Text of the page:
The historical work seems sound to this layman. Ryrie has unearthed dozens of fascinating first-hand accounts. Whatever issues one might take with how Ryrie summarizes the meaning of all the material, I think it’s undeniable that he’s onto something really worthwhile here. There really does seem to be a powerful emotional current at work in so much unbelief both in the past and today.

I found myself wishing he would apply these insights more thoroughly to our own day. But this was not his stated goal so I cannot fault him for anything except failing to write precisely the book I would have preferred. He does however make some interesting comments in the concluding chapter which are worth repeating and reflecting on.

Ryrie argues that, since WW2, Adolf Hitler now functions as the universally agreed fixed moral point. It is now unthinkable to praise Hitler just like it used to be unthinkable to criticize Jesus in centuries past. This manifests itself in another interesting way also. In the 17th Century, the argument-ending slander was to call someone an “atheist,” and Ryrie made clear in previous chapters just how endlessly that insult was hurled from one group to another. Today the argument-ending tactic is to call someone a “Nazi.” Lastly, in terms of imagery, the most potent moral symbol in past centuries was the cross. Today it is the swastika.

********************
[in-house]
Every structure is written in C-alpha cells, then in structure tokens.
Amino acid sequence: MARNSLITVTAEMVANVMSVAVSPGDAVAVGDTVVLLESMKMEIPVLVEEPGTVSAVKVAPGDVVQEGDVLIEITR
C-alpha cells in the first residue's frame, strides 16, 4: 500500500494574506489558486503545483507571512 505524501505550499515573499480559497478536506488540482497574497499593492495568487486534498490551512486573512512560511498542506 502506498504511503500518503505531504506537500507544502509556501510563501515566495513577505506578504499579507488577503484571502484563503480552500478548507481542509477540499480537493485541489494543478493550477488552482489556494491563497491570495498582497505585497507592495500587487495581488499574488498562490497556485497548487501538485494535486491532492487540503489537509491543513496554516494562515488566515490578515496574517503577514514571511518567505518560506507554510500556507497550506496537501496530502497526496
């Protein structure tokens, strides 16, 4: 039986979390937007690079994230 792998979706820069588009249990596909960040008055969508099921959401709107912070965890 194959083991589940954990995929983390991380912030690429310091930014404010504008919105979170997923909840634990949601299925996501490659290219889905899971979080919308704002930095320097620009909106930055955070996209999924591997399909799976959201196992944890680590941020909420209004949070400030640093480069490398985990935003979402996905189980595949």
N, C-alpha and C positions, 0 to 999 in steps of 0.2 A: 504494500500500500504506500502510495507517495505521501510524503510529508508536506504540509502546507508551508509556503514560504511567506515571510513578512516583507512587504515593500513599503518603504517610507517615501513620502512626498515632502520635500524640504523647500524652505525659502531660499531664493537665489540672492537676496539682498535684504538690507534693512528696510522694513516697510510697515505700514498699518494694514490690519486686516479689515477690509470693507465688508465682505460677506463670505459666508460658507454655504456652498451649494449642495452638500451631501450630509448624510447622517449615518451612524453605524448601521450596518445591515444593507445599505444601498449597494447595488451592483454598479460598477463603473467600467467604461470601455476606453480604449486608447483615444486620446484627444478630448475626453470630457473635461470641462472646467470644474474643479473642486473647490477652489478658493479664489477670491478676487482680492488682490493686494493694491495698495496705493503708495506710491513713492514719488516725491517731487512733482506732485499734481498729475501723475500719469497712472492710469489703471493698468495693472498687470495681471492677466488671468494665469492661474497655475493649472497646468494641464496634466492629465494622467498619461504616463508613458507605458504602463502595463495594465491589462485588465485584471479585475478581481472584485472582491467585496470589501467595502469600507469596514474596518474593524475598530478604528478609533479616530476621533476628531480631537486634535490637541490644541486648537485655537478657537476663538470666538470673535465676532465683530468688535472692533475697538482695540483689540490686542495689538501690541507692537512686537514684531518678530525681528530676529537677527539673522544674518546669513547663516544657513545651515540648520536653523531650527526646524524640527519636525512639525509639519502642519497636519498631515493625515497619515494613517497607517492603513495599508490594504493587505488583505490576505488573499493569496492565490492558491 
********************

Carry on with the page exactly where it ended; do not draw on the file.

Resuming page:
I might wish it was different, but this argument strikes me as correct. Modernity and subjective moral reasoning have chipped away at all the shared moral points of reference and really there are not very many left, of which Hitler and Nazism seems to be the one that has the most purchase across the breadth of our society.

These reflections are especially timely for us Canadians as the Freedom Trucker Convoy in the first couple months of 2022 led to some significant political and cultural turmoil, including endless talk about swastikas and accusations of Nazi-sympathy. It is interesting to step back and see that, in a time of massive moral transformation (one might even say revolution), this is indeed the one fixed moral point. Whatever else we believe is right or wrong, everyone agrees that THAT is wrong. And all ends of the political spectrum seem unable to resist the temptation to weaponize that moral certainty to score political points in our troubled age.

Turning Up the Heat

The spirit of censorship is ascendant.

So it seems like a good time to revisit Fahrenheit 451.

I didn’t realize the first time I read it (in 2014) how much of a role the Bible plays in the story. In a book about burning books, the Book plays a prominent role. Of course, this being a 20th-century novel, the Bible is not treated as inerrant or infallible, but as something like a deep well of nourishment for our civilization and the human spirit, as a cornerstone, as something precious. This is true.